5.17.2012 – Thursday
I like lists. They convey complex information in an organized fashion (when correctly constructed). I’ve been reading through some old posts on the blog and realized I have a lot of information spread out over roughly 50 posts. Since I usually write a post at a milestone moment or when I learn something really cool my thoughts can get a little scattered. That’s why I created the “Posts menu” at the right and listed posts categorically – I’ve even tried to keep some congruity in how I title them. In the spirit of organization I’ve going to attempt to summarize some of the information that I think is fundamental to proper battery management.
The focus of this post is on batteries, since this is pretty much the single item in a completed off-grid system that requires maintenance and attention. The solar panels may require an occasional cleaning but I would consider this out of the ordinary since rain does a pretty good job at cleaning off dust and other particulates. The inverter and wiring should perform without flaw if correctly installed. So… on to batteries and the top 10 things I’ve discovered through trial, error, research, and observation (with FLAs). It’s best to read the list in order.
- Charge Lag. I observed this phenomenon first hand on Jan 3, 2012 at 11:30am. After discharging the batteries to 53.5% (measured by specific gravity) a charge current of 102A was applied for ~72 minutes for a total of 123.3Ah of charger input. The batteries measured at 55.5% when they should have measured a theoretical 57.4%. The key to understanding charge lag is ‘equilibrium’ – it takes time for the SG* to become uniform throughout the battery. Also, note that the opposite effect will occur under heavy discharge (SG measurements will be falsely elevated for a short time after applying a heavy discharge current). Mixing the electrolyte with a bulb syringe specific gravity instrument will not correct a SG reading for charge lag.
- Temperature and Capacity. Everything moves slower in colder temperatures – all the way down to the molecular scale. Charge lag will become more pronounced because of this: slower molecular movement will slow the mixing of regions of high/low SG. The chemical reaction that transforms the stored chemical energy of a battery into electrical energy will slow down as well, and lead to a loss of functional battery capacity – at the cabin our 1540Ah summer capacity will drop to around 900Ah when its 25-30°F. An interesting thing to note is that if the batteries are used the temperature will rise (see #3).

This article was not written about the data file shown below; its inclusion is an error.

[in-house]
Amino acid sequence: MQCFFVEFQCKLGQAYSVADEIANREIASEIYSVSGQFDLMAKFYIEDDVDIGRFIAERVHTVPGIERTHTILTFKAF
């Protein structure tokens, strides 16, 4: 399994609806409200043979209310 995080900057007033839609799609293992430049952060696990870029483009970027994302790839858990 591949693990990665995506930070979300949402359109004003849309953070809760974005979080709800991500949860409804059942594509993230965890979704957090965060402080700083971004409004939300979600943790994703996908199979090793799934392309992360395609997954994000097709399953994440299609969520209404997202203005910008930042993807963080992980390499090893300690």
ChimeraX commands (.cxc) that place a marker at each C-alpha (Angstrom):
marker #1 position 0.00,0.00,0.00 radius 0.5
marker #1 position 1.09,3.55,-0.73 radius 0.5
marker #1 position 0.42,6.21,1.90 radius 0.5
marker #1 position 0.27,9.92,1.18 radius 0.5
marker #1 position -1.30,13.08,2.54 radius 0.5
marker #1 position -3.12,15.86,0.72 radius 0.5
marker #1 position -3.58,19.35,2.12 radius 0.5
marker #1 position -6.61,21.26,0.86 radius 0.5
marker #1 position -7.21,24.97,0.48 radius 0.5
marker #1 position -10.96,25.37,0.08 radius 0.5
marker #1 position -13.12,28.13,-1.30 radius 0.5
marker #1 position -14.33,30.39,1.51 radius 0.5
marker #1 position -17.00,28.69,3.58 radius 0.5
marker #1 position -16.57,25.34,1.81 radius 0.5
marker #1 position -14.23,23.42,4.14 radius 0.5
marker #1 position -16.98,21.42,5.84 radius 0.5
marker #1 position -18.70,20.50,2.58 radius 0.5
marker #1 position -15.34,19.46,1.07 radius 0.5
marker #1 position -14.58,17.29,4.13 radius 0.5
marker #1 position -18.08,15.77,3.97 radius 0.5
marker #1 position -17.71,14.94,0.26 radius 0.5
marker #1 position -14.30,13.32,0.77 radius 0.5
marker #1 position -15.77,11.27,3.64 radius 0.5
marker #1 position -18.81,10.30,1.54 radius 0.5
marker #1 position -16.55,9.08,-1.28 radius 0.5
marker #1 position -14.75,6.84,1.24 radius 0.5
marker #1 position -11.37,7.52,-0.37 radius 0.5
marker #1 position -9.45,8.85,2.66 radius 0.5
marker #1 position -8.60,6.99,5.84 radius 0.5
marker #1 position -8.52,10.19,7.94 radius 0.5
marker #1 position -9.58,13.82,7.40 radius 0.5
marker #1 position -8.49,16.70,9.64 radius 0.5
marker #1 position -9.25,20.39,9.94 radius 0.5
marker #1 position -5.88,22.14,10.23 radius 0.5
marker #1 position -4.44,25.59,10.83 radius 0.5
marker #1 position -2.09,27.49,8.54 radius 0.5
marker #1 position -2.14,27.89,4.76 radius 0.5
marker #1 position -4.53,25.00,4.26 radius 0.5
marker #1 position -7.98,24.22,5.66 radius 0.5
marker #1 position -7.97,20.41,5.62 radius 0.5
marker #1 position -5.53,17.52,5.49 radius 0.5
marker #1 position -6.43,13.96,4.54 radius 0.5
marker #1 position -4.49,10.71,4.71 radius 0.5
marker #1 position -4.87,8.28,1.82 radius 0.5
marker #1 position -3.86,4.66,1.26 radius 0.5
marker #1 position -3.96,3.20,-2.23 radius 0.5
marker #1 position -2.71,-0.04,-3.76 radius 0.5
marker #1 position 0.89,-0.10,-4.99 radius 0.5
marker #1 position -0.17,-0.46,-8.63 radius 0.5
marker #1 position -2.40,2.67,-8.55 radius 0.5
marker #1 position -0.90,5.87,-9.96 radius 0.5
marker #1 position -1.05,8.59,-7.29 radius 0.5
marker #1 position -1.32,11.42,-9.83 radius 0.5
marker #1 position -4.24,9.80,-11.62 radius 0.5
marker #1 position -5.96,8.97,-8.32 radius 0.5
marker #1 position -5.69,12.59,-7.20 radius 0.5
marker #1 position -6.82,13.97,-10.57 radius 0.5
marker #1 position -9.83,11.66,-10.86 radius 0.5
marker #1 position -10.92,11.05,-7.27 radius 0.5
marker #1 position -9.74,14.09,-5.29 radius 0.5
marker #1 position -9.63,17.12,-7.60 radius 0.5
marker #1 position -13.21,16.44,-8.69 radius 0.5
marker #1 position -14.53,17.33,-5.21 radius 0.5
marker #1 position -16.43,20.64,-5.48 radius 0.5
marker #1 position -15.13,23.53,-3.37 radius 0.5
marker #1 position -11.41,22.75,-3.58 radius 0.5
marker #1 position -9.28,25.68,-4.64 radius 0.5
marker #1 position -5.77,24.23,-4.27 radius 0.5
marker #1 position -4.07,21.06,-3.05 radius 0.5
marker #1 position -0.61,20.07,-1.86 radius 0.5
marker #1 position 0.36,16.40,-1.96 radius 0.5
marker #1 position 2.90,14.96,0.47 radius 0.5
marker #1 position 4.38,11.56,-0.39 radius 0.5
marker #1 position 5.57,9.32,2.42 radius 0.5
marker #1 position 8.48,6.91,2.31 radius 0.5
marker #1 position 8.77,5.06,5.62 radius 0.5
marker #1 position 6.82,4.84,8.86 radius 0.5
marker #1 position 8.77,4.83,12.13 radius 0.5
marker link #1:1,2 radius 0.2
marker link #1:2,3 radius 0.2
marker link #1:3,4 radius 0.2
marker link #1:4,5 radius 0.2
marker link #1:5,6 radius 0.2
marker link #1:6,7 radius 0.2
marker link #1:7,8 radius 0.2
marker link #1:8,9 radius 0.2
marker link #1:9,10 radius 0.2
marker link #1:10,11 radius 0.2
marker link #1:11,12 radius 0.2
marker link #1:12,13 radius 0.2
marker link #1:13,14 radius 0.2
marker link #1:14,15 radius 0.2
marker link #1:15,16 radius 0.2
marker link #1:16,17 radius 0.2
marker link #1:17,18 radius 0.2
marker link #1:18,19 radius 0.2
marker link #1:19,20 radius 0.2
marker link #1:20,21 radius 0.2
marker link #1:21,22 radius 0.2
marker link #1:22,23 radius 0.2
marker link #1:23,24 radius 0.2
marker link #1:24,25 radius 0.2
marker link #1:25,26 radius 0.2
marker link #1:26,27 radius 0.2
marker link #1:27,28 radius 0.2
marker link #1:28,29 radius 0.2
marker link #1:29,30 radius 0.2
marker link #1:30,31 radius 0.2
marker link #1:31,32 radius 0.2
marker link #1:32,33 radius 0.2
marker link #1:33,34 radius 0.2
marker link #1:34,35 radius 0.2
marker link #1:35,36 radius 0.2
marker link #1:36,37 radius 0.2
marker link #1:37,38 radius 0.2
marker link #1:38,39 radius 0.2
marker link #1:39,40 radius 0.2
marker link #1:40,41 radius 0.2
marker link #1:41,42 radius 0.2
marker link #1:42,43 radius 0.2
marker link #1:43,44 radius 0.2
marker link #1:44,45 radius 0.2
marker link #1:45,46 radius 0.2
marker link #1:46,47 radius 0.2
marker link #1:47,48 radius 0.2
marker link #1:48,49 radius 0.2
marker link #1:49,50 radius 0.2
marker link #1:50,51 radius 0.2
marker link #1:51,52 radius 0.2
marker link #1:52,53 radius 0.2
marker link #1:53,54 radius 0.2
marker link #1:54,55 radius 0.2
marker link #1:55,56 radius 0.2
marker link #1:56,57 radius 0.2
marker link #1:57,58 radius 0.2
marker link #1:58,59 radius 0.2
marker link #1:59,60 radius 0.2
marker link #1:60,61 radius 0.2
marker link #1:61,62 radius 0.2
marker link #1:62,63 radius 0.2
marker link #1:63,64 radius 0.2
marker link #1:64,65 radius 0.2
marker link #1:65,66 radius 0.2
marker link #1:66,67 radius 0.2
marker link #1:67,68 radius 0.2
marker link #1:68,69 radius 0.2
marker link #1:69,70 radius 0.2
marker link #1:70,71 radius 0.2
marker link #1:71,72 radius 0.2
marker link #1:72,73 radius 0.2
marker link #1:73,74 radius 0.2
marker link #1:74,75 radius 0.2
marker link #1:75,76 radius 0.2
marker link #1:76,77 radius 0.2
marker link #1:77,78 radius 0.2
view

- Internal Resistance. Just like mechanical friction (eg, rubbing cold hands together to generate heat) batteries have internal resistance – which also generates heat. If batteries were 100% efficient at converting chemical energy to electrical energy they would produce absolutely no heat (my laptop would also run cooler). This is also why battery chargers cannot operate at 100% efficiency: apply 10Ah to a battery and it may capture as little as 5Ah of that current and shed the remaining 5Ah as heat.
- Capacity will vary based on discharge current. Many factors will affect battery efficiency. Battery manufacturers acknowledge this and list discharge rates and use the following notation: C/4 = 4 hours to completely discharge a battery. A typical 220Ah FLA (Trojan T-105) has a C/2 = 145Ah, C/5 = 185Ah, C/20 = 220Ah, C/100 = 250Ah. Notice how capacity decreases with faster discharge rate. This is best understood because of greater internal resistance under heavy load (more energy lost as heat).
- Charge Efficiency changes with SOC. A battery with SOC <84% will readily accept a charge, in fact, it will accept roughly 91% of the charge current (only 9% is lost as heat). But when SOC >90% charge efficiency falls dramatically to <50% (over half of the charge current is lost as heat). The best way to try and understand this concept is to imagine setting a mouse trap or a larger jaw trap. Setting each requires that a spring be put under tension – the tension gradually increases, requiring more effort, until the trap is set. Just the same, a battery requires incrementally more energy to overcome resistance, as it approaches full charge. This is why it is best NEVER to use a generator for absorption or float charging! – it is resource intensive with little return. ALWAYS absorb or float charge with a renewable like solar.